I have been a Jane Austen fan since my teenage days. My earliest memories of her world were actually watching the 2005 Pride and Prejudice film (Keira Knightley version), which has always been my favourite due to how beautifully shot it is. I think my friends and I all wanted to look like Jane and Elizabeth, and have our own Mr Darcy sweep us off our feet!
I was given a boxset of the complete Jane Austen novels for my 17th, and have currently only reading half of them, 9 years later. Despite a fondness for Persuasion (Frederick’s letter!), my favourite is always Pride and Prejudice. Standard…
As a closet Harry Potter fan fiction writer, I take an interest in fan interpretations of classic stories, and how they progressed beyond the final page. So when I discovered the well-reviewed Shannon Winslow books, continuing the story of Pride and Prejudice, I was curious to learn of the future she had plotted for the Bennets, Darcys and Bingleys.
The Darcys of Pemberley follows the life of newlyweds Jane and Charles Bingley and Elizabeth and Fitzwilliam Darcy. Of course this is a heavy mantel to take up, as everyone has their own opinions on what happened to Lizzie and Darcy, and I think Winslow does struggle with this challenge to some extent. I did cringe – a LOT – at the allusions to the newly married couple having sex. It didn’t seem to me to be written in an adult way, more an awkward way in which a teenager would write about sex, not having any idea what actually happens.
Mr Wickham also returns as Lydia’s unhappily married husband and a VERY pantomime villain. I almost expected boos and hisses or a puff of smoke whenever he appeared on a page! I found his part to play in the novel rather unrealistic too if I’m honest, and a firm dismissal of his character as being thoroughly beyond redemption.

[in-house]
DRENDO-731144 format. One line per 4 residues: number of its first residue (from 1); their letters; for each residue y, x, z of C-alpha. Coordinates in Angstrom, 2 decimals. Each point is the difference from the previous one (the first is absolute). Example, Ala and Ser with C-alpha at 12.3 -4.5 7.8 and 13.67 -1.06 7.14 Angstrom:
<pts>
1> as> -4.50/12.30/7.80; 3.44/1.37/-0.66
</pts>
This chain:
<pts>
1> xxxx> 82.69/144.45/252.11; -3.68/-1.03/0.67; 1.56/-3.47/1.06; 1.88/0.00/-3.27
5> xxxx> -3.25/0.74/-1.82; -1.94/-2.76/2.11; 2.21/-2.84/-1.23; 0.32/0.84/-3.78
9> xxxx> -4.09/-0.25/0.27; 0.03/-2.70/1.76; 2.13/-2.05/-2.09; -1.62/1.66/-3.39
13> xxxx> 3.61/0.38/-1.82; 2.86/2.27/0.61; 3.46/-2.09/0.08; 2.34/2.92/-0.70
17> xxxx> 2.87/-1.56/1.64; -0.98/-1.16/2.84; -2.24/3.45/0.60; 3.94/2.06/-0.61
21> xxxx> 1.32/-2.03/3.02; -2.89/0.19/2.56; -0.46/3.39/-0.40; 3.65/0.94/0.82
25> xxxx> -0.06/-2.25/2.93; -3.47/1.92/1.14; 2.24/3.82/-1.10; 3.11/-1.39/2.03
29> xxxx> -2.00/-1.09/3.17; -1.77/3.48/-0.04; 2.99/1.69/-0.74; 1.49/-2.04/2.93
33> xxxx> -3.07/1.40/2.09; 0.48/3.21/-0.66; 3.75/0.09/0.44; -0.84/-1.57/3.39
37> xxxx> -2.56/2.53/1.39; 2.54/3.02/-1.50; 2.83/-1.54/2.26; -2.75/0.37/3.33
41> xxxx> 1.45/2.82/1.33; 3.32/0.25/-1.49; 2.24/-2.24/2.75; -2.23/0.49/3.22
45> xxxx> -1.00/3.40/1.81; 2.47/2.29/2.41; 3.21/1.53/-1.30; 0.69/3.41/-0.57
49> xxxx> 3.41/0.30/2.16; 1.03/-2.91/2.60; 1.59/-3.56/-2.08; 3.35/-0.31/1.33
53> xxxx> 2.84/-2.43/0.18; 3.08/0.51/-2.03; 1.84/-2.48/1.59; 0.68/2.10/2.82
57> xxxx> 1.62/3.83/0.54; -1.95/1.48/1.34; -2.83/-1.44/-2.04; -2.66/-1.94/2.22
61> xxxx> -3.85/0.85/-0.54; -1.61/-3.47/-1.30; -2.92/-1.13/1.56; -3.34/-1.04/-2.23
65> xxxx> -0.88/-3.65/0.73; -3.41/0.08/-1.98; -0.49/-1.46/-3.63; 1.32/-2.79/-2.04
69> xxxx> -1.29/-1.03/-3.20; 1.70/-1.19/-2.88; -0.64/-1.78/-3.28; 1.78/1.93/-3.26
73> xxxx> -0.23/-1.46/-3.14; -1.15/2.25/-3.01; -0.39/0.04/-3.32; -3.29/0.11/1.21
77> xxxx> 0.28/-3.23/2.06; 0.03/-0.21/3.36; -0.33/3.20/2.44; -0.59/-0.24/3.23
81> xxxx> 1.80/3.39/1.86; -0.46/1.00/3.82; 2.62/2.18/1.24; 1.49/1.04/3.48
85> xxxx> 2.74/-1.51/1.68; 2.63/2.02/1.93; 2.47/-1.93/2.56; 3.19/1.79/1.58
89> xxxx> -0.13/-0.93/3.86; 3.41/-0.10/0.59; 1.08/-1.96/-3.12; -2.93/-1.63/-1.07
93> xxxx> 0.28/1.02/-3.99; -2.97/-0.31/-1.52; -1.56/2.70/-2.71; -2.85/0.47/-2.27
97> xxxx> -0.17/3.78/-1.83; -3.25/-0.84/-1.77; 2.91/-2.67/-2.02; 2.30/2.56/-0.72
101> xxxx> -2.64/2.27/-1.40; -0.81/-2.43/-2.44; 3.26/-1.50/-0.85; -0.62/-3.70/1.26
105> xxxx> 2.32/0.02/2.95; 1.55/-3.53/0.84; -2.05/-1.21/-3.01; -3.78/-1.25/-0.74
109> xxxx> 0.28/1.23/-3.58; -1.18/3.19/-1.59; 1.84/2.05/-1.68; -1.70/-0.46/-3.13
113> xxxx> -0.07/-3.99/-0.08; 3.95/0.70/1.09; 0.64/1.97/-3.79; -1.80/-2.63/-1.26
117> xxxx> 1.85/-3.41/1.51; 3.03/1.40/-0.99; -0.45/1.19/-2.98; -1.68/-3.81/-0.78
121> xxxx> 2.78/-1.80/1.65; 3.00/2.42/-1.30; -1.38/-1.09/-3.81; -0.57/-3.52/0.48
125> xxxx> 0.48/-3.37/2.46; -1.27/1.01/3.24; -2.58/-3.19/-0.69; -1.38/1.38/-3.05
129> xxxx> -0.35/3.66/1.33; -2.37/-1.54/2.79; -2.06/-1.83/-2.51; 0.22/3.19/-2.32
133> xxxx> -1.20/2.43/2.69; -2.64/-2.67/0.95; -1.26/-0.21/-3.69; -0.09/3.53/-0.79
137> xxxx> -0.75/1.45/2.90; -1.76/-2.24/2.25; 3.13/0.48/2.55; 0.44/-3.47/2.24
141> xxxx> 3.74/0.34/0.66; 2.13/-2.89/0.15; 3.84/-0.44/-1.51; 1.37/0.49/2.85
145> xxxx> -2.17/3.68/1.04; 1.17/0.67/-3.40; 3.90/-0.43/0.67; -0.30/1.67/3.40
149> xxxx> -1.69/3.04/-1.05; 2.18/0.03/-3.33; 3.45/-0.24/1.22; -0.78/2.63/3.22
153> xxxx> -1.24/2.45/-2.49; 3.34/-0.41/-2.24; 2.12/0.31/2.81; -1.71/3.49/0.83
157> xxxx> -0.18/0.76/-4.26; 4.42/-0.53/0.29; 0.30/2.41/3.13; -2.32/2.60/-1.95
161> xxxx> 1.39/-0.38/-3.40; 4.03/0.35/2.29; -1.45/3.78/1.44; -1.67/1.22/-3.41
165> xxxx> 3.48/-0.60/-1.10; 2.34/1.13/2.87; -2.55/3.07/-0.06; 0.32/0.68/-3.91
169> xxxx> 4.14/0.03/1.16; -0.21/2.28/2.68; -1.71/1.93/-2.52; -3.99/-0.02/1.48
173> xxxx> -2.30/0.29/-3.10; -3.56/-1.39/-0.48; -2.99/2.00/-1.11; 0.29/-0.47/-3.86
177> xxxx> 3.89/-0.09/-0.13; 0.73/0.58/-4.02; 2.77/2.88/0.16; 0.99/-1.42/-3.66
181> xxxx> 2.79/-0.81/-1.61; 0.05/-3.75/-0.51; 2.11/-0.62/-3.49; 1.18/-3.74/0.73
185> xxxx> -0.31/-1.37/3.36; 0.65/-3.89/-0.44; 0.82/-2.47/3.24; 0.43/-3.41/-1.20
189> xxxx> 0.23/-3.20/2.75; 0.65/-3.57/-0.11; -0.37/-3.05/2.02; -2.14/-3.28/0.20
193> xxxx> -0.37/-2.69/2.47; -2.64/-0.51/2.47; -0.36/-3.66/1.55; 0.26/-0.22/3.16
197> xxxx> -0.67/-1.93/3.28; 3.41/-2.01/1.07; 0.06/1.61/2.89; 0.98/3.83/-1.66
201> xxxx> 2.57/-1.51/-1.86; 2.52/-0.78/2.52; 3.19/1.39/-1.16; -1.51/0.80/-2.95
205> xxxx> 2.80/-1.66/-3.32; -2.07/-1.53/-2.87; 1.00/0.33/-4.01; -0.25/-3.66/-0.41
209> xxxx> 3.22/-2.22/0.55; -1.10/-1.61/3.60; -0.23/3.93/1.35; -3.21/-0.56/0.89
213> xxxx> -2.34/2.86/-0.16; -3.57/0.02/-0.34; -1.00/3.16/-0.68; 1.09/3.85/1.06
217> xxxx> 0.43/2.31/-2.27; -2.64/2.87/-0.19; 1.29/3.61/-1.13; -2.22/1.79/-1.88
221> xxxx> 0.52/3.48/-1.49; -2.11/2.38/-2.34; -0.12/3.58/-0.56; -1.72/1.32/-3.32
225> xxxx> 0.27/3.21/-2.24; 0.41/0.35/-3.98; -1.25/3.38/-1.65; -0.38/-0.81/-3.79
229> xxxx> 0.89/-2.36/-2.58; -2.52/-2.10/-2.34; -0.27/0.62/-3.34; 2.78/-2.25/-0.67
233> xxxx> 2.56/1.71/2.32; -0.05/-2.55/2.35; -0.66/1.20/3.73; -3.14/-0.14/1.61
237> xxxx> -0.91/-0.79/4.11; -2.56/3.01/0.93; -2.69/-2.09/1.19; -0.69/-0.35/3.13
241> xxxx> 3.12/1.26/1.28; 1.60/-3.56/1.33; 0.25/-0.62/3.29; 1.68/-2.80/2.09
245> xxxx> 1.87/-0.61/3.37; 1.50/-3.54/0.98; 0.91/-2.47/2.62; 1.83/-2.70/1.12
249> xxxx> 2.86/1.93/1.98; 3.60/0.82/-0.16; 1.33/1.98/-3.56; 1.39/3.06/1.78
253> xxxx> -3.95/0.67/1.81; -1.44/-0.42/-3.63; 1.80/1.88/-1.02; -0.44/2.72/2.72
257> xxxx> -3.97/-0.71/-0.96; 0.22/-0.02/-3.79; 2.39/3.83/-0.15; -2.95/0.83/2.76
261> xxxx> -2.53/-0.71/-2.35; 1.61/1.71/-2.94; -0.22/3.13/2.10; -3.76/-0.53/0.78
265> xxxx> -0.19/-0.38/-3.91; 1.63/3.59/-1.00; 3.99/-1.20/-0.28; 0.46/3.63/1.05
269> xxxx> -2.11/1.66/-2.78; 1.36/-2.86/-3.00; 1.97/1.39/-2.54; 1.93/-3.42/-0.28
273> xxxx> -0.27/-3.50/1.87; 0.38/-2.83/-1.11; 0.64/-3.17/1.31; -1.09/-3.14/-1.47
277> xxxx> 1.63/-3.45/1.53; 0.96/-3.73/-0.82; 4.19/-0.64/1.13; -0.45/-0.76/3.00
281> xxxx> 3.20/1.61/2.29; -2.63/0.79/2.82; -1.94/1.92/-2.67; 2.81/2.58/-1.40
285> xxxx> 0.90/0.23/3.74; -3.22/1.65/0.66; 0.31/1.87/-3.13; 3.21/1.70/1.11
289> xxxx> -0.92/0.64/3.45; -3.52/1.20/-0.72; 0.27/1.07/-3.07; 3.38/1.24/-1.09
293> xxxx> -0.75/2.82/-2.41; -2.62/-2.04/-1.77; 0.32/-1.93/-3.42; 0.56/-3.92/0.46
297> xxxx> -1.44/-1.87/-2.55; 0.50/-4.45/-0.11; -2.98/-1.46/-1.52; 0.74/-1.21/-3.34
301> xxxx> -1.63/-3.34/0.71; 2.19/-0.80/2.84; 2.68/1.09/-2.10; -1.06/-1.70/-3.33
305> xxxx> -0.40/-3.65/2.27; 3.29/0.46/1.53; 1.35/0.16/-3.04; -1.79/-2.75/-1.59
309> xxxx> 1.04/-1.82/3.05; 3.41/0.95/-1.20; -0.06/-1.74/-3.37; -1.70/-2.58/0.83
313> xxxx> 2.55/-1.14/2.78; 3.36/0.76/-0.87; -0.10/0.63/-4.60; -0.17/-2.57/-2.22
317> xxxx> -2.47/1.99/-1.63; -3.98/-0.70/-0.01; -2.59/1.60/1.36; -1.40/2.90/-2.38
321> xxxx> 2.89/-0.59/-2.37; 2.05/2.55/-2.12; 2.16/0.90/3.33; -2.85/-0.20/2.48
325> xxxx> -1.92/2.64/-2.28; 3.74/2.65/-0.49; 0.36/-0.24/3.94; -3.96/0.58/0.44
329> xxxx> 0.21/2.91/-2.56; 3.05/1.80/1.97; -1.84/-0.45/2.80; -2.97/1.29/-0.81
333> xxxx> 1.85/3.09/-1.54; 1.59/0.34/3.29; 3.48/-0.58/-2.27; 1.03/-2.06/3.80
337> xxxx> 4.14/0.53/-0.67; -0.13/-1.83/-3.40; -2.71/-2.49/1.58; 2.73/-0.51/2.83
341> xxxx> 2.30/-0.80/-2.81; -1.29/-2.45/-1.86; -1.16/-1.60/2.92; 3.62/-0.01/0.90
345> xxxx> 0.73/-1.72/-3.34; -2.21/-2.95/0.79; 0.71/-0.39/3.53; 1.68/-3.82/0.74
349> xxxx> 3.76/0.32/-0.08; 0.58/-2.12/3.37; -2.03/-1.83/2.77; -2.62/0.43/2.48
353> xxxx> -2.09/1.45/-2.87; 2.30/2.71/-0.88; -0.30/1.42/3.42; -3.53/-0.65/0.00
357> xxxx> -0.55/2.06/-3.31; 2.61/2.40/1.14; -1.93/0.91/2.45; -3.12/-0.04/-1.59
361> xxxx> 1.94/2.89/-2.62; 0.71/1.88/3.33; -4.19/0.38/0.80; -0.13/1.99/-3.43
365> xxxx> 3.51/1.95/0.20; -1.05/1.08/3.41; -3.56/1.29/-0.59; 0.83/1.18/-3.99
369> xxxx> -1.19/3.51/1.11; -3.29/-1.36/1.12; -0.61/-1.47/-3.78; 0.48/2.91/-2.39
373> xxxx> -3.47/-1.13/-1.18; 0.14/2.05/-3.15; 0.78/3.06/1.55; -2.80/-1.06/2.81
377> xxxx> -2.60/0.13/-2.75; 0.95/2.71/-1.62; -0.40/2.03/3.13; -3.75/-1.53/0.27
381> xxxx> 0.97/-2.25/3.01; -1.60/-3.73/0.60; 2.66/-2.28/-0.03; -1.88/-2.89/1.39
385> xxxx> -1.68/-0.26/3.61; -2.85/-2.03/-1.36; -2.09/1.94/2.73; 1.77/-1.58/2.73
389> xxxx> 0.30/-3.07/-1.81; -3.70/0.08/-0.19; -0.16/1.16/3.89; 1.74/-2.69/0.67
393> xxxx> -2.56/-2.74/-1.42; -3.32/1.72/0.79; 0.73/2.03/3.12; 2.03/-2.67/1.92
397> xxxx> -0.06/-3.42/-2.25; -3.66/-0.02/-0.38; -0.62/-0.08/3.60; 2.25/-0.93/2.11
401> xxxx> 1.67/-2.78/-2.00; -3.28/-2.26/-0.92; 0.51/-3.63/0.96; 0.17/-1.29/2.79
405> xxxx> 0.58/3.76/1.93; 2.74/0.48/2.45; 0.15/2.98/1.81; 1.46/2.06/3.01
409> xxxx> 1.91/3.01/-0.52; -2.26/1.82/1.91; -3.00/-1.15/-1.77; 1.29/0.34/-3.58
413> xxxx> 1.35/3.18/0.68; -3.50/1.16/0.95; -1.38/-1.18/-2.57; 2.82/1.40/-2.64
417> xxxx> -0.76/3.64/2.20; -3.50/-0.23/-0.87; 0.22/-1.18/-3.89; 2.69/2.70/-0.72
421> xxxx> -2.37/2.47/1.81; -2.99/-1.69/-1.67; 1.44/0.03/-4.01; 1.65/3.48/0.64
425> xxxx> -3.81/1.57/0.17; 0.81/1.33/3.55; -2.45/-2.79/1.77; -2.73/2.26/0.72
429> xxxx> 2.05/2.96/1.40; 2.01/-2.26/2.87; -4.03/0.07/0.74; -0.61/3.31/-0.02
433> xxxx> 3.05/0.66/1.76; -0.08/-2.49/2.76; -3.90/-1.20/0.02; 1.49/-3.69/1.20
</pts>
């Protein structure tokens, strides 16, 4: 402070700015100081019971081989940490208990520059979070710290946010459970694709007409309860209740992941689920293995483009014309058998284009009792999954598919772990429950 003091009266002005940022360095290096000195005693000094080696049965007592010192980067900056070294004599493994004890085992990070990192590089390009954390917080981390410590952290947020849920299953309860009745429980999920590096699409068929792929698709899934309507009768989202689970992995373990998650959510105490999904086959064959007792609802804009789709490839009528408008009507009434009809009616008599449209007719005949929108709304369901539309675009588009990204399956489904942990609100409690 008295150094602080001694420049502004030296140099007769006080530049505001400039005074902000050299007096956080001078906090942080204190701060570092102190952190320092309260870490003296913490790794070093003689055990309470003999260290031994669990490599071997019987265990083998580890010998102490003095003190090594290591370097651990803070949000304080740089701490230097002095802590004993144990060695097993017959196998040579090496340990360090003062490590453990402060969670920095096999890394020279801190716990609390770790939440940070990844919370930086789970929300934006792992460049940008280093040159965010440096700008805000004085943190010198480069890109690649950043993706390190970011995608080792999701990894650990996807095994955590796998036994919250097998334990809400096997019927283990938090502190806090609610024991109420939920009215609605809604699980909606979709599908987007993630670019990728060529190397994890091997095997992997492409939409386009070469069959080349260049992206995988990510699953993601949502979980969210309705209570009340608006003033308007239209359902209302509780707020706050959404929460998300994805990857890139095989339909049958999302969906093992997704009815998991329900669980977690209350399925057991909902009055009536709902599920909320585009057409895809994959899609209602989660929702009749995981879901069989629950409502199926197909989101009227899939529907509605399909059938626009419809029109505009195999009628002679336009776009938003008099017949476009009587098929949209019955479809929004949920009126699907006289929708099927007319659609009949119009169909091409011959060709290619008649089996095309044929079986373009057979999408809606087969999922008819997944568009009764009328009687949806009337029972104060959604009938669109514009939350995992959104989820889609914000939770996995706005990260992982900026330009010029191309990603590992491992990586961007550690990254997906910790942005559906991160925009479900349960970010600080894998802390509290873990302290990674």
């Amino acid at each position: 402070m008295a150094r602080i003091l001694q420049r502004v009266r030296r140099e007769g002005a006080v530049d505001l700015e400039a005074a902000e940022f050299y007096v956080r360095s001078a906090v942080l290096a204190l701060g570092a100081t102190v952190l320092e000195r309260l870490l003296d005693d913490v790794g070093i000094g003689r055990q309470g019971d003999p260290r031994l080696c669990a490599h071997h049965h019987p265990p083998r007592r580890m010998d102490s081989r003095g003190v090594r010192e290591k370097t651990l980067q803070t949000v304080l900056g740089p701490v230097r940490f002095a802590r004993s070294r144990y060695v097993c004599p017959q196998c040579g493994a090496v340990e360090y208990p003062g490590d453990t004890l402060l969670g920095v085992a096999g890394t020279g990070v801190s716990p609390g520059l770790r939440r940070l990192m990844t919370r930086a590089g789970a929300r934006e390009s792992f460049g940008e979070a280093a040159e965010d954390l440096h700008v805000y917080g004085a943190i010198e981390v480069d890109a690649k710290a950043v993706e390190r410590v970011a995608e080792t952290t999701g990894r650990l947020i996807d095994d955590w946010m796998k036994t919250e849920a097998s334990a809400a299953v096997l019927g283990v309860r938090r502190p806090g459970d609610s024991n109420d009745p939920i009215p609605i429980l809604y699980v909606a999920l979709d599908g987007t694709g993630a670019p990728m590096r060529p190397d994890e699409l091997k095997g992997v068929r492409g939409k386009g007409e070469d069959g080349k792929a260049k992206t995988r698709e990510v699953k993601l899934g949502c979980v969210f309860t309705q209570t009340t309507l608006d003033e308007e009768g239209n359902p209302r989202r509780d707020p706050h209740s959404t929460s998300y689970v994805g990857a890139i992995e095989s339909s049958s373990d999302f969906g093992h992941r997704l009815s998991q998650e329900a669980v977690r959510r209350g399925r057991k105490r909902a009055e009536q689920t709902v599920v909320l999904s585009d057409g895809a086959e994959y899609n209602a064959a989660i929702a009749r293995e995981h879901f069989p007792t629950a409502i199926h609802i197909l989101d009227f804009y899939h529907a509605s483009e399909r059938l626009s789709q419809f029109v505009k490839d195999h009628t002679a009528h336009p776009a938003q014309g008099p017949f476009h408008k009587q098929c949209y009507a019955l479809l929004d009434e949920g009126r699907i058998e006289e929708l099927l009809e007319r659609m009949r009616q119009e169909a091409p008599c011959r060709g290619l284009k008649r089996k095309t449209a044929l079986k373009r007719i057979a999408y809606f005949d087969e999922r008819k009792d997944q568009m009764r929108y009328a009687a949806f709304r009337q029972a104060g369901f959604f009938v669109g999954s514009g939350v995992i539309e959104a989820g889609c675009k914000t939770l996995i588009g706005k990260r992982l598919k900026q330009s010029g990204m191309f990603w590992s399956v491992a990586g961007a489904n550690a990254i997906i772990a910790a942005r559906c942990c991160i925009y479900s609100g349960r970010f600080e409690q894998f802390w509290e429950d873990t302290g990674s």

But, having said all that, The Darcys of Pemberley is a light-hearted read and a fun imagining of the future of the characters we all know and love. I did enjoy reading it, although it was rather predictable and followed a pattern of pairing off everyone very neatly and tying up loose ends very tightly in a way that real life would never mirror. But who reads these books for the realism?!
Return to Longbourn is definitely where Shannon Winslow comes into her own. Exploring the story of Mary Bennet, who she sees as the unsung heroine of the novels, she develops a life for Mary beyond the confines of P&P, and charts her future and Kitty’s future following the sad death of Mr Bennet and the entailment of Longbourn. Mary is now a governess at Netherfield to the Farnsworth family, raising Harrison Farnsworth’s children and engaging in constant verbal sparring with the stern widower. At the same time Kitty and Mary come to blows over Tristan Collins, the male heir to Longbourn newly returned from America.
(Side note: in Return to Longbourn Winslow weaves quotes from many of Jane Austen’s novels into her own writing, with an index at the back. It’s a fascinating and clever idea, and makes for a much more Austen-realistic adaptation by adopting her language in such a wholesale fashion)
I found this book more difficult to get into at first, as there are more new characters than originals and my favourites (Lizzie, Jane, Darcy, Bingley) have a much more minor role than in the previous novel. Mary is also a rather stiff and formal character, and she can be difficult to warm to. But she has a good heart and her emotions slowly break down her barriers throughout the story, and by the end you are truly rooting for her to find her happy ending.
If you’re a Pride and Prejudice fan and you always wanted to think about what might have happened next, you could do much worse than to pick up these books!